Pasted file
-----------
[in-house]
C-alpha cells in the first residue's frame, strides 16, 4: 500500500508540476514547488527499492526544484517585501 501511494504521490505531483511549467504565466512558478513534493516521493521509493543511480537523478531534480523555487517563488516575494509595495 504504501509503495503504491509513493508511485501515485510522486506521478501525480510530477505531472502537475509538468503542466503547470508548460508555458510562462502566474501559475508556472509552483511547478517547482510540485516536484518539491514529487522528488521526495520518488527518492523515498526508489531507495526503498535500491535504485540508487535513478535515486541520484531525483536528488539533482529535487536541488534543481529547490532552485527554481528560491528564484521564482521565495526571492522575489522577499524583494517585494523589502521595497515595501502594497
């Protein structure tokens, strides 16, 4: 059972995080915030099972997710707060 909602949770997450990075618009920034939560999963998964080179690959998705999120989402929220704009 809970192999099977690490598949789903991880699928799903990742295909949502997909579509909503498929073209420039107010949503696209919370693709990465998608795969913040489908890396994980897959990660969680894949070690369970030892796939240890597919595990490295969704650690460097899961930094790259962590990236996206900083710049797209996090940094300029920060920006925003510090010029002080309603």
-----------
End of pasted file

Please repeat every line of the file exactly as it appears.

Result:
[in-house]
C-alpha cells in the first residue's frame, strides 16, 4: 500500500508540476514547488527499492526544484517585501 501511494504521490505531483511549467504565466512558478513534493516521493521509493543511480537523478531534480523555487517563488516575494509595495 504504501509503495503504491509513493508511485501515485510522486506521478501525480510530477505531472502537475509538468503542466503547470508548460508555458510562462502566474501559475508556472509552483511547478517547482510540485516536484518539491514529487522528488521526495520518488527518492523515498526508489531507495526503498535500491535504485540508487535513478535515486541520484531525483536528488539533482529535487536541488534543481529547490532552485527554481528560491528564484521564482521565495526571492522575489522577499524583494517585494523589502521595497515595501502594497
């Protein structure tokens, strides 16, 4: 059972995080915030099972997710707060 909602949770997450990075618009920034939560999963998964080179690959998705999120989402929220704009 809970192999099977690490598949789903991880699928799903990742295909949502997909579509909503498929073209420039107010949503696209919370693709990465998608795969913040489908890396994980897959990660969680894949070690369970030892796939240890597919595990490295969704650690460097899961930094790259962590990236996206900083710049797209996090940094300029920060920006925003510090010029002080309603």